A Baltic Love Story: The Intrigue of 170-year-old Shipwrecked Champagne

The internet is bursting with news of champagne: the BBC1, Fox2, NBC3, Discovery News4, Science5, Nature6, Popular Science7, Smithsonian Magazine8 (who published the most complete summary I’ve seen), and many more are all bubbling with excitement over the discovery of 170-year-old champagne bottles shipwrecked in the Baltic Sea.  Granted, the discovery itself dates back to 2010, but has been brought to the attention of the masses as a result of an article published Monday in the Proceedings of the National Academy of Sciences of the USA (PNAS)9. I had the pleasure to be a coauthor on this paper, and am thus that much more thrilled to see the media excitement surrounding its publication. But my attention is particularly piqued by the manner in which the science journalists and the twittersphere are talking about the article, as it gives a clear view of what the public finds most interesting about the discovery.  This public perception of science is always a topic of interest to me, but here I have the particular privilege of being an insider, and thus comparing the public reaction to that of the scientists who worked on the paper.

Such a discovery, of 168 bottles of label-less champagne bottles dating from the first half of the 19th century, is one that intrigues and excites.  The article begins in language uncharacteristically enthusiastic for a scientific article: “Discovering ancient objects from excavation sites or simply at the back of a cellar has always piqued human interest because of the messages from the past they may contain. Unsurprisingly, our interest increases even more when exhuming old bottles or even jars that seem to have contained grapes or wine, giving a glimpse into the little-known history of winemaking.” Clearly (and I can attest to this), the scientists were intrigued by this project for reasons that go beyond the scientific value of the study – here is a case where one of the fundamental motivations for a research project is simple curiosity and wonderment. This is, after all, one of the most essential wonders of wine itself – its ability to transport us in time and place, whether that be to the year of its production, a memory of a candlelit evening where a particular wine was first tasted, or to the vineyard itself. So this study does lend itself particularly well to popular interest, and indeed, the public has weighed in, expressing their curiosity as to what such an old champagne, aged in such particular conditions must taste like.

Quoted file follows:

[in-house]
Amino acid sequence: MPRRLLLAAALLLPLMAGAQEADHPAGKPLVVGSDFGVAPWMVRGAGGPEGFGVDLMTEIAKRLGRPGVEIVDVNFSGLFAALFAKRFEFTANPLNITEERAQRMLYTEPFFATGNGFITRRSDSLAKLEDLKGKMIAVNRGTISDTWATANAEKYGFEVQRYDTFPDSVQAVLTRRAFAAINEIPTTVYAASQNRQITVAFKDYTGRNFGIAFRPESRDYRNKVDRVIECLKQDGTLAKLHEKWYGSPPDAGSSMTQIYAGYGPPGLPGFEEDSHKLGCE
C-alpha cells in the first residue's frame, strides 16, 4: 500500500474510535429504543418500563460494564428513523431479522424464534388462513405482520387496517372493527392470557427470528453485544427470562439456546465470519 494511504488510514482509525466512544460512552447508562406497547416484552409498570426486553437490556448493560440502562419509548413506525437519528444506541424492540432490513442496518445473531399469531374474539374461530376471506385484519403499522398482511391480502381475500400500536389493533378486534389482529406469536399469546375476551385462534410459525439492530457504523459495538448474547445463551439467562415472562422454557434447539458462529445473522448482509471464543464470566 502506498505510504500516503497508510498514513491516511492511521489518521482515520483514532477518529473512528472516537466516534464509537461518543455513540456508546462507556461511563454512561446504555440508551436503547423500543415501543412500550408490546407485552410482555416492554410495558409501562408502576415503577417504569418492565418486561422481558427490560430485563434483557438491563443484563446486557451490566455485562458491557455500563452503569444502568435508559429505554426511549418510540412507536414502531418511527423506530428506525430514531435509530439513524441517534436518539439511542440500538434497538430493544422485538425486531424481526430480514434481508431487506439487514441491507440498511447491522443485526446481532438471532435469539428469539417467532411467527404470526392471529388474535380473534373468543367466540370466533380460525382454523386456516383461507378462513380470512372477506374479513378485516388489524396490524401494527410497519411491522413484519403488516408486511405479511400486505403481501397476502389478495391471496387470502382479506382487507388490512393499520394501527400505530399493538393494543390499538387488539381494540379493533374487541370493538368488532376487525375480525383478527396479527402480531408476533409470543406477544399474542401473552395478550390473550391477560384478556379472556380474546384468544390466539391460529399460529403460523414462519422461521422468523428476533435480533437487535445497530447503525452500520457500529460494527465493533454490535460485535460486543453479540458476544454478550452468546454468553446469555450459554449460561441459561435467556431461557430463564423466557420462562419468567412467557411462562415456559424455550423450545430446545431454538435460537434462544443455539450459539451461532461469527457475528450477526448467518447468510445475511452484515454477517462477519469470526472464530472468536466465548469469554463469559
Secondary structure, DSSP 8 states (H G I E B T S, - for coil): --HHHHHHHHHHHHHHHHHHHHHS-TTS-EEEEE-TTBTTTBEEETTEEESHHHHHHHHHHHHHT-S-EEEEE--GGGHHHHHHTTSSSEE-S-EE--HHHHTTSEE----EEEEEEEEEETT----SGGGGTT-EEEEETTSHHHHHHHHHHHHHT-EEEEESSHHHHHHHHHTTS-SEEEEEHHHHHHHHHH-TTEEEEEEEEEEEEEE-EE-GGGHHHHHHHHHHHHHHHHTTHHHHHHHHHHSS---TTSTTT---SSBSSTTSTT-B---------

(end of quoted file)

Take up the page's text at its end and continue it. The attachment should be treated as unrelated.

The study includes, of course, a sensory analysis, and thus can answer this most pressing question that the media poses. At first whiff (known as the “first nose” in French, smelled before swirling the glass and thus oxygenating the wine), the expert sensory panel remarked odors resembling cheese, animal notes, and wet hair or fur, none of which are particularly surprising given the oxygen deprived environment that these champagnes were aged in (during normal storage, a small amount of oxygen, does diffuse through the cork over long periods of time, but underwater, it was, in fact, the carbon dioxide responsible for champagne’s signature bubbles that diffused out of the bottles, leaving behind a ‘flat’ champagne with only a bit of tingly, prickly sensation in the mouth). After swirling a bit to expose the wine to oxygen, the predominant aromas shifted to far more appetizing “grilled, spicy, smoky, and leathery” as well as the more expected floral and fruit notes. All of these sensory impressions were corroborated by the detection of corresponding aroma molecules using advanced chemical analysis methods.